Skip to Main Content

Ready, Aim, Splash! Bowfishing soaring in popularity

Tuesday, October 08, 2019 | 08:23am

By Larry Woody

Its part hunting and part fishing, and by whatever definition you choose, bowfishing is growing in popularity throughout Tennessee and across the nation.

“It’s a hunt-fish mix,” says Clint Meadows of Nashville who got hooked on the sport eight years ago and has taken a 50-pound carp and a 45-pound buffalo. “You have to find the fish, stalk the fish and make the shot. It’s a challenge. It’s something different. That’s what I like about it.”

Meadows became intrigued by bowfishing after accompanying his brother on an outing.

“His ‘bowfishing outfit’ consisted of a Folgers coffee can taped to his bow with some line wrapped around it and tied to a regular arrow,” Meadows says with a chuckle. “But it worked.”

Meadows hunts year-round, in all kinds of weather. “I’ve bowfished when it was 12 degrees and my arrow froze on the bow,” he says.Bowfishing technology has made considerable advancements from a coffee can taped to a bow. Specialized bowfishing bows, reels and arrows can cost upwards of $1,000, and serious fishermen use customized boats equipped with shooting decks and Halogen lights. “It’s addictive,” says Jeff Nieball of Fayetteville, an official with the Bowfishing Association of America.

“About nine years ago a buddy talked me into going bowfishing with him one night on Tims Ford Lake,” Nieball says. “He let me try his bow, and on my first shot I got a carp. Three days later I bought a bowfishing boat, and I’ve been at it ever since.”

Nieball at one time held the bowfishing world record for a grass carp, a 91-pounder he arrowed on Guntersville Lake. Since then an even bigger one – by three pounds – broke the record. The BAA lists 23 Tennessee bowfishing records, ranging from 90-pound-plus carp to a nine-ounce Northern Hogsucker.

Nieball says the BAA has approximately 250 members in its Tennessee chapter and about 6,000 total. Those BAA members are among an estimated 50,000 bowfishermen nation-wide. “The sport began to really take off about 10 years ago,” he says, “and it has been growing ever since.”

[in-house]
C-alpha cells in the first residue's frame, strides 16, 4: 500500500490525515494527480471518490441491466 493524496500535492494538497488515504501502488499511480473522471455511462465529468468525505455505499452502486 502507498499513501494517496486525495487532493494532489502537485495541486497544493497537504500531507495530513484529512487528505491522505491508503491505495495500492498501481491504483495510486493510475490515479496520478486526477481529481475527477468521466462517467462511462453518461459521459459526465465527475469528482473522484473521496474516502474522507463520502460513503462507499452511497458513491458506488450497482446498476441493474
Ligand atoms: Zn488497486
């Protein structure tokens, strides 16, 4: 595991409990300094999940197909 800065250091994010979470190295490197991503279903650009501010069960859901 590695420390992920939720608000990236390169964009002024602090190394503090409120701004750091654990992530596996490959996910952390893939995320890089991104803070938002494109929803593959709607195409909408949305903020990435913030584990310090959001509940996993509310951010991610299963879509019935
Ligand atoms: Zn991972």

Frank Fiss, Fisheries Division chief for the Tennessee Wildlife Resources Agency, can settle the question about whether bowfishing is hunting or fishing, at least technically speaking. “It’s considered fishing,” Fiss says, “which means bowfishermen have to have a fishing license and abide by state fishing regulations.” Bowfishing regulations fall under the same rules as gigging, snagging, spear-fishing, and grab-hooking (detailed in the Tennessee Fishing Guide.). The rules are fairly simple: non-game fish species, commonly known as “rough” fish, may be taken without limit, with a few exceptions. Game fish, sturgeon and alligator gar may not be taken. Catfish, paddlefish and skipjack can be taken in accordance to local limits, only one catfish over 34 inches per day, for example. “Since bowfishermen don’t need a special permit, there’s no way for us to know how many there are,” Fiss says. “Based on the sales of bowfishing gear and the number of bowfishing tournaments held every year, I’d say there are quite a few.”

Bowfishing has some positives and also presents some challenges.

First, the positives: bowfishing offers expanded opportunities for the state’s outdoorsmen, has economic benefits through equipment sales and guide services, and removes a number of non-game fish – including invasive species, such as Asian carp – from state waters. “Bowfisherman don’t remove enough of those fish to make much of an impact in most lakes,” Fiss says, “but every little bit helps.”

The biggest challenge that has risen with the growth of bowfishing is disposal of the fish. Obviously arrow-pierced fish can’t be released alive, and since most of the species targeted by bowfishermen are not considered edible, they are discarded at the end of the trip.